Here’s How You Can Make Biking Better

If you’re a WABA member, you recently received in the mail an appeal letter from us. We send several appeal letters yearly to keep you up to date on what we’re doing and let you know what your membership dollars and donations are funding. For those of you who may not have received the letter, or aren’t WABA members, we’re running it here. Join WABA today or renew your membership to support better biking in the D.C. region.


I hope all is well with you. I’m writing to let you know that things are going well for our organization and to thank you for supporting WABA’s work through your membership. It is your voice and your contribution that gives us the ability to advocate on behalf of bicyclists to better our region.

Every change you encounter on roads and trails started as a request, then a firm idea, then a sketch, then plans, then designs. If it’s a change that is good for bicyclists, there’s a good chance WABA is there at key stages, mobilizing supporters and providing input on plans and designs.

This year, things have improved for bicyclists on many fronts. Despite the fact that the latest federal transportation bill, MAP-21, gives local governments the opportunity to opt out of funding transportation projects, D.C.-area jurisdictions have largely chosen to continue funding the kind of infrastructure that keeps cyclists safe. Ensuring that actually happens has, and will continue to, require a great deal of effort from our staff and members like you, who graciously contribute their own time to support our causes. We expect the continued expansion of trail networks, bike lanes, and bikesharing.

That said, we need to be doing more. You and other WABA members already know the joy and benefits of biking. But so many don’t.

There’s nothing more satisfying than seeing the look on someone’s face when they ride for the first time. I had the chance to experience that at one of our mobile bike repair clinics in Anacostia. A six-year-old waited in line for a volunteer mechanic to patch his tube and fix his brakes. He fidgeted, looking a bit nervous. Then he asked, “Will you take my training wheels off?” We looked at the boy’s father for permission, and he nodded.

After a few minutes struggling—the boy “helping” the volunteer mechanic—the training wheels came off. Then, with a couple of false starts and a bit of encouragement, he got it. He was beaming as he pedaled around the parking lot.

A kid riding a bike is not exceptional, but it is special. With riding a bike comes freedom, fun, health, community, and so many other great things—which is why we put so much effort into getting people on bikes and building a region that supports them. And there is no shortcut to helping our region thrive through bicycling.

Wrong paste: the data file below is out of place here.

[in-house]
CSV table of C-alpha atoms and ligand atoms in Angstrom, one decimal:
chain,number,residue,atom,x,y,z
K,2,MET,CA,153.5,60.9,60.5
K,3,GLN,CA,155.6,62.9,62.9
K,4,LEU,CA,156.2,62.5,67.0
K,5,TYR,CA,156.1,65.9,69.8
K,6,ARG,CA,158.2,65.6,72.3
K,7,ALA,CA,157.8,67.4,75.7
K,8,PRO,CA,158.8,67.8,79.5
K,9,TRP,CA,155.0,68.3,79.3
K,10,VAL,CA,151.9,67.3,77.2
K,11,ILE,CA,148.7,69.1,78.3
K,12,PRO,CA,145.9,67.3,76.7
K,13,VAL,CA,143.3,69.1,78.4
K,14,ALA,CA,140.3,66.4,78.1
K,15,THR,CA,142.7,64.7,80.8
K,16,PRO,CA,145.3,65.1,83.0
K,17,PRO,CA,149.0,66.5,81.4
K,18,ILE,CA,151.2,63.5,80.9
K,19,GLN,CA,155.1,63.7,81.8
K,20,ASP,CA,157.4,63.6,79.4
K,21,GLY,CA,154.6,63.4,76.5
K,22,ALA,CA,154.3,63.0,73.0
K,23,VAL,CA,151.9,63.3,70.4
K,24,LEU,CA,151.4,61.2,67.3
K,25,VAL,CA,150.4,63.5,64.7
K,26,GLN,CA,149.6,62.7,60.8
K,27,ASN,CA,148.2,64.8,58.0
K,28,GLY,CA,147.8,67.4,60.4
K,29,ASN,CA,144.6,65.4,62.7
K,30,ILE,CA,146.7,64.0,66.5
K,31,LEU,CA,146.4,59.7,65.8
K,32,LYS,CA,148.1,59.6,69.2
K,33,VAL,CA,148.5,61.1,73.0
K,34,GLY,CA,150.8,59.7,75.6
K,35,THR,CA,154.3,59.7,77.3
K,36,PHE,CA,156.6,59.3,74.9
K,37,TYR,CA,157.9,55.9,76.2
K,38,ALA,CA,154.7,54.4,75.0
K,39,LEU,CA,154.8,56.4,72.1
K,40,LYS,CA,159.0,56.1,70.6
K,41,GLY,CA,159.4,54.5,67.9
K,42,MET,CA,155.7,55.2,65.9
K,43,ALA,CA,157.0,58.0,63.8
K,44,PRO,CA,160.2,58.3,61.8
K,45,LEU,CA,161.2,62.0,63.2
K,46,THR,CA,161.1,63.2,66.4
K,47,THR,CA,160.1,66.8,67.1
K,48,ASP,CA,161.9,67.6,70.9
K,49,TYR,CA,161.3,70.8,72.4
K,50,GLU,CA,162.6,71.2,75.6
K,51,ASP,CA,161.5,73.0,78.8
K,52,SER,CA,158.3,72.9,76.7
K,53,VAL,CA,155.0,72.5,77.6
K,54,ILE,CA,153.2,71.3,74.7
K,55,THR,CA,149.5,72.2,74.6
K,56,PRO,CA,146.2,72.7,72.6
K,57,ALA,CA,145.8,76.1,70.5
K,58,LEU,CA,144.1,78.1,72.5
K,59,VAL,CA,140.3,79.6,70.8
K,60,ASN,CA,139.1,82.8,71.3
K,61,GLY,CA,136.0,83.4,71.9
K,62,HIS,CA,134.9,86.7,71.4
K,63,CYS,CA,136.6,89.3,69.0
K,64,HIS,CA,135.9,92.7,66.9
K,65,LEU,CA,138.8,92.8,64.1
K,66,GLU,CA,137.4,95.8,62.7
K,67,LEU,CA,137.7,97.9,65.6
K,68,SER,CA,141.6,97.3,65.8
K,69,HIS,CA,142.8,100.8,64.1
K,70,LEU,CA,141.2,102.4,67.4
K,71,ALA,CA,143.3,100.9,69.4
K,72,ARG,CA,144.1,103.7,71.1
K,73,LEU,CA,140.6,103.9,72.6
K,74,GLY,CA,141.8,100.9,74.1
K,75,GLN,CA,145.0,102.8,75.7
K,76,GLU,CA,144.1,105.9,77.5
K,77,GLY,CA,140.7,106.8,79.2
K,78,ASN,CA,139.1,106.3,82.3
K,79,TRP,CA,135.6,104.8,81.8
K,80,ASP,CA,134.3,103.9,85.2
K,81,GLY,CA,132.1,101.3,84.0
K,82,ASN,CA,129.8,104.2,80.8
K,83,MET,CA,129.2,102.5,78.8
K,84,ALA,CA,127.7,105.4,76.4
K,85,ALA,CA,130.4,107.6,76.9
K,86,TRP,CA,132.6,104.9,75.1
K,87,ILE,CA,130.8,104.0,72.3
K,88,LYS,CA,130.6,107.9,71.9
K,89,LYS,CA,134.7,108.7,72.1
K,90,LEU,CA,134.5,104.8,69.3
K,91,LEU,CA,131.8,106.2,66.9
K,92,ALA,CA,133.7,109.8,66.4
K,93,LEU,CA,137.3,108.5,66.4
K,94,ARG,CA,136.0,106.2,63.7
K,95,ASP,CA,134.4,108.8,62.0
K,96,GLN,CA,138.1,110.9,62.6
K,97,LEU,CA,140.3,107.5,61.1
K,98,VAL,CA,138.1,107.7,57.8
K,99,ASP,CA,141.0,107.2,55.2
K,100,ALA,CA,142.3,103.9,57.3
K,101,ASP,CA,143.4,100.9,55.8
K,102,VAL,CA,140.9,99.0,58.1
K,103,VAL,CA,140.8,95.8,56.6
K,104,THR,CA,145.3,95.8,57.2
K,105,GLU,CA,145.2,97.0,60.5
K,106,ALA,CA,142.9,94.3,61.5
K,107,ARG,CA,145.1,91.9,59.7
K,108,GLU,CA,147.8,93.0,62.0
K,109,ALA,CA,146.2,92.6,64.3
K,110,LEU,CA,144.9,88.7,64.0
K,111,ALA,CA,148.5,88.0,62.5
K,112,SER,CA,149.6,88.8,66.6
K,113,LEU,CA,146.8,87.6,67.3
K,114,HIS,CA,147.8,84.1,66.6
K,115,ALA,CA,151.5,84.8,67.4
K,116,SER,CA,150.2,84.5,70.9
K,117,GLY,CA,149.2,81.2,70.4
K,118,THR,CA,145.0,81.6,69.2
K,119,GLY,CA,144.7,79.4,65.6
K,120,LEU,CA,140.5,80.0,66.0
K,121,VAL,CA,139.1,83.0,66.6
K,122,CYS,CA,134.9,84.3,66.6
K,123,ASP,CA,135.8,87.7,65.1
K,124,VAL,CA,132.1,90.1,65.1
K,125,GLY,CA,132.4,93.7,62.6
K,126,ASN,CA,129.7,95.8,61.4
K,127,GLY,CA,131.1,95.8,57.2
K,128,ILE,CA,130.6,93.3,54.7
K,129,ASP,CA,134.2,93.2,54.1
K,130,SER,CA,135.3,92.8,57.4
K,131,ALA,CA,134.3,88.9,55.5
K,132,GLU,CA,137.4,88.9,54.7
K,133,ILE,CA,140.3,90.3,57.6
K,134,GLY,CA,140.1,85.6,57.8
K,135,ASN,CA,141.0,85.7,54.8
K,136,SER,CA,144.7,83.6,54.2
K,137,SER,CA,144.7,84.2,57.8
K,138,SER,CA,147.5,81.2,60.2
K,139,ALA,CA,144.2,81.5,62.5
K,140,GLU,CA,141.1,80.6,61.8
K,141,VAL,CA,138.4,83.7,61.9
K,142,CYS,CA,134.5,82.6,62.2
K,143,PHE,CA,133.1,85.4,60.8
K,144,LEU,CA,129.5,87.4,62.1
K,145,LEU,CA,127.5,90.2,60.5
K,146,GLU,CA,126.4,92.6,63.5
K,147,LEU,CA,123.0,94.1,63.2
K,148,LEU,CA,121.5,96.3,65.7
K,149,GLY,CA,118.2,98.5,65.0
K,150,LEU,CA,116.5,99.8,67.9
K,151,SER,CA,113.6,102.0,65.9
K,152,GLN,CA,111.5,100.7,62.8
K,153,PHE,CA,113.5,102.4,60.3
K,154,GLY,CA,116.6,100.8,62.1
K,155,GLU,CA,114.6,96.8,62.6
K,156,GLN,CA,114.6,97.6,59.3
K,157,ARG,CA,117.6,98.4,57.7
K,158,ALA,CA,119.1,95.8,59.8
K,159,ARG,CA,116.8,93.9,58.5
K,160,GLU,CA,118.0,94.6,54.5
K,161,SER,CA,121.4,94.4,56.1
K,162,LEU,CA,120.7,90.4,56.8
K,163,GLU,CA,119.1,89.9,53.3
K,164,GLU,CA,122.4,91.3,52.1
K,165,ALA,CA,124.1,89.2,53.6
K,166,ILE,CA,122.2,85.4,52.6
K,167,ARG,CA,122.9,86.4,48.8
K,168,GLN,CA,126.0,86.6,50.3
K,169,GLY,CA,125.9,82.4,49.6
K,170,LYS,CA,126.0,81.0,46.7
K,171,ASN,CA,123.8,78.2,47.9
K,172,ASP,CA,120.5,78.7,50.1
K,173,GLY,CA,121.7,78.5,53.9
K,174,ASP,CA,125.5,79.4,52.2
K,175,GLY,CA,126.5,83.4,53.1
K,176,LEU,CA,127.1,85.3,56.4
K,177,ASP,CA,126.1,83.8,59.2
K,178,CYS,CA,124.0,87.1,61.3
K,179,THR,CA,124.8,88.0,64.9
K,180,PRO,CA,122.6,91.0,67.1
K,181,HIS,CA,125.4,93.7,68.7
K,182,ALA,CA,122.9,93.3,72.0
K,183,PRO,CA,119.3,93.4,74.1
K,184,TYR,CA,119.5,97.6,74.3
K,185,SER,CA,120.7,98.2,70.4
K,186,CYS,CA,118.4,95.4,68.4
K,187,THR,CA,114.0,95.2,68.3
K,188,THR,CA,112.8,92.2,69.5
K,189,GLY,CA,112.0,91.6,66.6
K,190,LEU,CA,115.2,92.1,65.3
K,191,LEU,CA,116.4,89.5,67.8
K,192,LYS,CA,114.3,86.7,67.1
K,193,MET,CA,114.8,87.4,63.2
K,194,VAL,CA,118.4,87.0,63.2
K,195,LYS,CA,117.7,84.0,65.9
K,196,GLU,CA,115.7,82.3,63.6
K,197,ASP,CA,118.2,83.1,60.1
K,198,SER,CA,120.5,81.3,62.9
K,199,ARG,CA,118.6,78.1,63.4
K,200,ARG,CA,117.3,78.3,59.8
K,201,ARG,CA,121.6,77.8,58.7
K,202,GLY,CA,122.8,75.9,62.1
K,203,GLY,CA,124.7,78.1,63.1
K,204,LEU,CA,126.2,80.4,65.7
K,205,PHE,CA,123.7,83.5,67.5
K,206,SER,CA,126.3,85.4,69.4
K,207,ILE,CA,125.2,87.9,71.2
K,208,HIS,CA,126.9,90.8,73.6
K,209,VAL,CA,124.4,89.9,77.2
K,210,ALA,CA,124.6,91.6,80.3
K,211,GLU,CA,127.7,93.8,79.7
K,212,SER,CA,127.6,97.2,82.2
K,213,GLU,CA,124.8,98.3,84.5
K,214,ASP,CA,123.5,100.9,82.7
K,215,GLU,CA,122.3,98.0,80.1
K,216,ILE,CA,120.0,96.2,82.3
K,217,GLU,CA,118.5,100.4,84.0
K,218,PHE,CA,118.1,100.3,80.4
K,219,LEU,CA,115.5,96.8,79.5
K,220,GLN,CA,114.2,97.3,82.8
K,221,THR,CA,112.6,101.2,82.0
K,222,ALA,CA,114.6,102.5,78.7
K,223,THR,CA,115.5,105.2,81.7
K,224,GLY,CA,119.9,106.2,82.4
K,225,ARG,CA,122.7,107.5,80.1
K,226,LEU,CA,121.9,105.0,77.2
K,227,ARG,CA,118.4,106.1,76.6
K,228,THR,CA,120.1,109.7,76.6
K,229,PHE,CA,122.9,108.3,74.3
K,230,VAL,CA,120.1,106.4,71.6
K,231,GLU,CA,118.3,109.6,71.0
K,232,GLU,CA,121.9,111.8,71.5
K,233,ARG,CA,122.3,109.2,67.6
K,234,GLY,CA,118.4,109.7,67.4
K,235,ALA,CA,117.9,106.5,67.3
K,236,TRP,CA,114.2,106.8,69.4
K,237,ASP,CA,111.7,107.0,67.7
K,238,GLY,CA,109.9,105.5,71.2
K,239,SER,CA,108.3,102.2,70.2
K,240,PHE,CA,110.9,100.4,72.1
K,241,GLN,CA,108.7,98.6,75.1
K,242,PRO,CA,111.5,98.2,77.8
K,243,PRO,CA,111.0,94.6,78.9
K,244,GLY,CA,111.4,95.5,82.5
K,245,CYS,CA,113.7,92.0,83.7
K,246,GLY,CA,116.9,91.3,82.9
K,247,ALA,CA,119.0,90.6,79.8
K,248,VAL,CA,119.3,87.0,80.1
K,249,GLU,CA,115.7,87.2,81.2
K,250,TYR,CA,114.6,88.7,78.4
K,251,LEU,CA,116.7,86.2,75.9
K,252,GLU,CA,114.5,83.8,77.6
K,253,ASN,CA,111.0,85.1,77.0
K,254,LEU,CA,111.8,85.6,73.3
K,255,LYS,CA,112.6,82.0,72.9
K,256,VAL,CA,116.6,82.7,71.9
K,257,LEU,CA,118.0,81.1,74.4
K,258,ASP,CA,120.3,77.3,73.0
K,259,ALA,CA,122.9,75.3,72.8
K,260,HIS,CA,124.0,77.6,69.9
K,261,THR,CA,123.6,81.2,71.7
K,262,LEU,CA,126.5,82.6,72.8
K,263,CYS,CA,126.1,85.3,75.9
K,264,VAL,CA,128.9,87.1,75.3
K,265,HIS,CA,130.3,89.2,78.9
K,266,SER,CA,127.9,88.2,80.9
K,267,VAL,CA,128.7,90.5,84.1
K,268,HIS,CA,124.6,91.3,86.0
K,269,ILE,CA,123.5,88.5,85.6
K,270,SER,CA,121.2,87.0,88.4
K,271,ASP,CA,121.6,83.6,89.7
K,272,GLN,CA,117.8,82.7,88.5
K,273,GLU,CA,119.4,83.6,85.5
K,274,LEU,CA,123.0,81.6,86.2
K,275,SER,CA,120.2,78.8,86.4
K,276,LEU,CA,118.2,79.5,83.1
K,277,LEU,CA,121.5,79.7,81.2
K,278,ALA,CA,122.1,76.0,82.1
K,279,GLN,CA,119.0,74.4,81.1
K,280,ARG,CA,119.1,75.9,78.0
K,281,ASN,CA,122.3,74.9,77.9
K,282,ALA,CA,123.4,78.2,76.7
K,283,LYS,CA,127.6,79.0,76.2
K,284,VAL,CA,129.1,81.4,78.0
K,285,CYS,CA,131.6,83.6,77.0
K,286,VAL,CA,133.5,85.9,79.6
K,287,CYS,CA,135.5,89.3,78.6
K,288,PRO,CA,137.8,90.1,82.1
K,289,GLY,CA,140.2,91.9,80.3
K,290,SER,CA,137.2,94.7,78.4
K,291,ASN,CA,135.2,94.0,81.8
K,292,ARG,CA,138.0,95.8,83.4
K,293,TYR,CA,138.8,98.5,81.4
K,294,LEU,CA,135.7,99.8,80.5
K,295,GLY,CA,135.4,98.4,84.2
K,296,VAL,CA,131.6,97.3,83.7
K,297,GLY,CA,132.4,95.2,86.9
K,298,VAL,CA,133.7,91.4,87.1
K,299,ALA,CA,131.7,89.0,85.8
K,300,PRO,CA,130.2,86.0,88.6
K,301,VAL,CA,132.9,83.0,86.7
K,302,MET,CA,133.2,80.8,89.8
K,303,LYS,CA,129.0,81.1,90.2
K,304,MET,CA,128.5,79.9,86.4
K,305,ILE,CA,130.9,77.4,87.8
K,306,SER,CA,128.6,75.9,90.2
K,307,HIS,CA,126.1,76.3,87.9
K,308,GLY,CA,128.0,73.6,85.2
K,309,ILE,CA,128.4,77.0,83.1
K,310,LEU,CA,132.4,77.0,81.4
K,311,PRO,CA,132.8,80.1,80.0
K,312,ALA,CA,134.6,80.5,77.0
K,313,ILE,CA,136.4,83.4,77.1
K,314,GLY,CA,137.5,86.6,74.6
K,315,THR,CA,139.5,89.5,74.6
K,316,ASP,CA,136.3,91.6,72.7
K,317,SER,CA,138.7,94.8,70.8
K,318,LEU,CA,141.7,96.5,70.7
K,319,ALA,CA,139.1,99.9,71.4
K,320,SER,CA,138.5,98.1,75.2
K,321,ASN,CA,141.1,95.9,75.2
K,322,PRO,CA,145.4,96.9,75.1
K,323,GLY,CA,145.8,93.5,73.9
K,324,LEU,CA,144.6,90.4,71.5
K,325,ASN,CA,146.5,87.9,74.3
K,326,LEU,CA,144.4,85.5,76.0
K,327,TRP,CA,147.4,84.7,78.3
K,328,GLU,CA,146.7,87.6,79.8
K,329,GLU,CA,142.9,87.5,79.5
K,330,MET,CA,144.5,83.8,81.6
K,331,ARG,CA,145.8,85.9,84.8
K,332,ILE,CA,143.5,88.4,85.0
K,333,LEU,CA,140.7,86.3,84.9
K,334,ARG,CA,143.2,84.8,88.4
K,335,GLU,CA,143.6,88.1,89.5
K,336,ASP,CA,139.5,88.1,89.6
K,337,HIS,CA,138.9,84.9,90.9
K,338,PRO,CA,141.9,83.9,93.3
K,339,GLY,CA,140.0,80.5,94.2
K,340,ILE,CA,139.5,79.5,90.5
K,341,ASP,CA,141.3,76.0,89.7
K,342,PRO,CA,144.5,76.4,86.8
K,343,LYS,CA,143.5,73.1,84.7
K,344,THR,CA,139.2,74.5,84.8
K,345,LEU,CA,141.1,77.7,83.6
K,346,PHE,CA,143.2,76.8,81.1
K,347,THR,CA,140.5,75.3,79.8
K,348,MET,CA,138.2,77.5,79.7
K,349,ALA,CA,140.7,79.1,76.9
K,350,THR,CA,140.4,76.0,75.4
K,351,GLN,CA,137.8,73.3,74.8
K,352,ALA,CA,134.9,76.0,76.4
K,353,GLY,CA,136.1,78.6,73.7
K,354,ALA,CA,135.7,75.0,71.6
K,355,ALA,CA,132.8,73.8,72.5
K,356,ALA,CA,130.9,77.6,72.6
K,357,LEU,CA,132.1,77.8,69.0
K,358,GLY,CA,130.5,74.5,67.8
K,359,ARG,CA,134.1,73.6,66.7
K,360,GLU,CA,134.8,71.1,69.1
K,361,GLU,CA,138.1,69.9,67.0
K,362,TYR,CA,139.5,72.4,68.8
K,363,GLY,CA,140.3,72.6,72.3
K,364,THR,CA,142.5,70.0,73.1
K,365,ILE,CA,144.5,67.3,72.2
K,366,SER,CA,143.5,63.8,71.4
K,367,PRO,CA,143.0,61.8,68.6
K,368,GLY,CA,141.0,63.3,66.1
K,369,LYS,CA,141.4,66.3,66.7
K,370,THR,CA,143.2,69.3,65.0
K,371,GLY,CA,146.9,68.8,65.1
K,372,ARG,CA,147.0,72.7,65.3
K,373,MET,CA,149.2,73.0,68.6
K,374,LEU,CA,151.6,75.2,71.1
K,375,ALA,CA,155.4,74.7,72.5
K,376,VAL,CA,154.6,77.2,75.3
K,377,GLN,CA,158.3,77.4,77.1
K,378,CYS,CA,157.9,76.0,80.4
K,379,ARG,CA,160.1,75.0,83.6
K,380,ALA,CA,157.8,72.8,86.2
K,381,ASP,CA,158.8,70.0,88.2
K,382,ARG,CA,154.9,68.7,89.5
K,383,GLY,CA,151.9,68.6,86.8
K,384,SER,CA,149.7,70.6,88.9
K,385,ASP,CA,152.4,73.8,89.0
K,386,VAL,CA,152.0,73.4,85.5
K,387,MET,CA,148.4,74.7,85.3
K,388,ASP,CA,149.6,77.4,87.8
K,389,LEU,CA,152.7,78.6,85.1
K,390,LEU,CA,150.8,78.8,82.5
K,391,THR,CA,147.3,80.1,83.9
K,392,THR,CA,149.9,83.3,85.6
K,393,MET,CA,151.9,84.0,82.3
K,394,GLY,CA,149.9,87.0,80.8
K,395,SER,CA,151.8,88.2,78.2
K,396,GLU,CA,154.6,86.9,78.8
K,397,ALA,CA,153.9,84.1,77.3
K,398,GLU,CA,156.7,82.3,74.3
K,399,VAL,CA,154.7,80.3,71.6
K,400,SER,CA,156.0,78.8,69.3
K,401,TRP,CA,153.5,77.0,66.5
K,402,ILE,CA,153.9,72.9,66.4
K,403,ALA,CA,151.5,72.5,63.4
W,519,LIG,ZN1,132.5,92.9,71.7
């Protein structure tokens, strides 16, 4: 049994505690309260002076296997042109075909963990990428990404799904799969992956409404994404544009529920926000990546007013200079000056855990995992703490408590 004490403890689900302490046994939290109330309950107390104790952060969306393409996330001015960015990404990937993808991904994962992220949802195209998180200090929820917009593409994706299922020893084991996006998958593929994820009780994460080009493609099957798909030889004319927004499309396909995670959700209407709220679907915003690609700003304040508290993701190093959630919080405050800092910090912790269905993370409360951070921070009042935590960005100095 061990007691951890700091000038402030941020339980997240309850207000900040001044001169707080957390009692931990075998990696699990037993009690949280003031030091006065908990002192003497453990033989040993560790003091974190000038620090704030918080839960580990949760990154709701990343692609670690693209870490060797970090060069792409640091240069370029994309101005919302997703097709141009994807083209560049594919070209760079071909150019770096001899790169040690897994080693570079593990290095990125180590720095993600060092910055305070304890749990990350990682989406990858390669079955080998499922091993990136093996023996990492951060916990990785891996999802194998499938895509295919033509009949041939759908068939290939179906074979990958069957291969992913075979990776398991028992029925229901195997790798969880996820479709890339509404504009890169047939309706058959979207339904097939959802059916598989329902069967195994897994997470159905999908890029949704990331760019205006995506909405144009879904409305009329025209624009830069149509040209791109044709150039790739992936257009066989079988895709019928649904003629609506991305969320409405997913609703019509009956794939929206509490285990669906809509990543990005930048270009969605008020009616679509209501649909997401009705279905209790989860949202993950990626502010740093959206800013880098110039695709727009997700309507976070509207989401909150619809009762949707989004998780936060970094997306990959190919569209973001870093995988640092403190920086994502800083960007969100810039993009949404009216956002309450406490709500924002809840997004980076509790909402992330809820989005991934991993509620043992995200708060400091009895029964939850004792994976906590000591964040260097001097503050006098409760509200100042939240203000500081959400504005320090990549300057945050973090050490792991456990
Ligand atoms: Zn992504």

That is the big-picture goal I am asking you to support today. We need to build a region that better supports biking. If we don’t, the kid I witnessed joyfully pedaling around the parking lot could decide to put his bike away forever.

Our culture tells us that bikes are childish things and that responsible adults don’t ride them. Our giant roadways are a message, written in concrete by the planners and engineers, telling us that bikes are unwelcome. Our laws (or in some cases the lack thereof) tell us that we are on our own if we use roadways for “childish” things.

But every day provides the opportunity to push back, and we do. Please support WABA’s growth so that we can do our work in more places, more expediently, throughout the region. Over the past three years, we have piloted changes to build a better region for biking, and we’ve seen the results: Ridership is booming. The diversity of the bicycling community is growing. Trail and bike lane networks are expanding.

You’ve supported us in refining our approach, expanding our advocacy and communications abilities, programming for underserved communities, and offering fantastic education opportunities. Your initial investment in WABA has paid off. Now, we want—and need—to operate at a scale that can seriously affect the direction of change in D.C., Maryland, and Virginia. This requires significant financial backing so that we can grow as an organization and keep pace with the rapid growth of bicycling in the region.

With your support, WABA can increase its capacity to do the work to create the D.C. region that we want to live in. We have laid the groundwork, built the relationships, and developed the programs and techniques to bring better, safer biking.

Now, we need to grow everything we have. You are WABA. Will you help us take our training wheels off?

Shane Farthing
Executive Director

Donate now to help us build a better region for bicycling!